A vehicle manufacturer has been fined after seven employees developed a debilitating nerve condition over a six-and-a-half-year period.
Bolton-based Woodall Nicholson Ltd, which makes limousines, hearses and specialist emergency vehicles, was prosecuted by the Health and Safety Executive (HSE) after the workers were diagnosed with hand-arm vibration syndrome.
The men, aged between 25 and 62, developed the condition while working at the plant in Westhoughton between July 2005 and December 2011 as a result of near daily use of hand-held equipment such as grinders, saws and pneumatic tools, all of which constantly vibrate.
The workers suffered symptoms including tingling and numbness in their fingers that caused sleep disturbances, being unable to feel things with their fingers, loss of strength in their hands and pain in their fingertips during cold weather known as vibration white finger.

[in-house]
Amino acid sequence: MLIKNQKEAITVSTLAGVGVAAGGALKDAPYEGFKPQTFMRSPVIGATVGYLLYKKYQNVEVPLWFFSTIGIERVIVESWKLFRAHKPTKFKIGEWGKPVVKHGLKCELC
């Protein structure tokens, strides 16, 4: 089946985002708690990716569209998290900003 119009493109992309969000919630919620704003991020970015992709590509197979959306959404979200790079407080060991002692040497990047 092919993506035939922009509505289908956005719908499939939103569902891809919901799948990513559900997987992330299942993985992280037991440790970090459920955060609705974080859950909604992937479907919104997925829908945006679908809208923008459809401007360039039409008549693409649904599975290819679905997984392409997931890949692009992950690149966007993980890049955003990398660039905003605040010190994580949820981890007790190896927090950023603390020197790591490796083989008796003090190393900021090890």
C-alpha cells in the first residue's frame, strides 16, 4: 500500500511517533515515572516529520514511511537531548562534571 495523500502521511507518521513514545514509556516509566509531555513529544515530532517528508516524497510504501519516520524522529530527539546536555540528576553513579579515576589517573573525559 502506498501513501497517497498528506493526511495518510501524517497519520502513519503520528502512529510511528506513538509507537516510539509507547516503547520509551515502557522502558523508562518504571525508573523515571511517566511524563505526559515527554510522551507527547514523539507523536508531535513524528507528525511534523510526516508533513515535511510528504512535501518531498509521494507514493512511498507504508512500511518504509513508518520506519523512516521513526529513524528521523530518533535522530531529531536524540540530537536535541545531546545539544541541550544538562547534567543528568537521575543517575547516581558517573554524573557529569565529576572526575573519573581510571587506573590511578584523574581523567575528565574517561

Trafford Magistrates’ Court heard that Woodall Nicholson failed to ensure that risk from exposure to vibration from the tools was reduced as much as possible and over a protracted period of time.
The HSE issued an improvement notice requiring changes to working practices after being made aware of the workers’ condition. Woodall Nicholson has since introduced measures to reduce the level of vibration by buying new lower-level vibrating tools and reducing the amount of time workers spend using them.
The company was fined £10,000 and ordered to pay £13,485 in prosecution costs after pleading guilty to a breach of the Control of Vibration at Work Regulations 2005.
Speaking after the hearing, HSE inspector Mike Lisle said: “Some of the workers now have difficulty picking up small objects, such as screws and nails, which is essential for the job they do. They will also suffer some level of pain in their hands for the rest of their lives.
“The risks of hand-arm vibration syndrome are well known in the manufacturing industry and employers have a legal duty to make sure the exposure of workers to vibrating equipment is kept as low as possible.”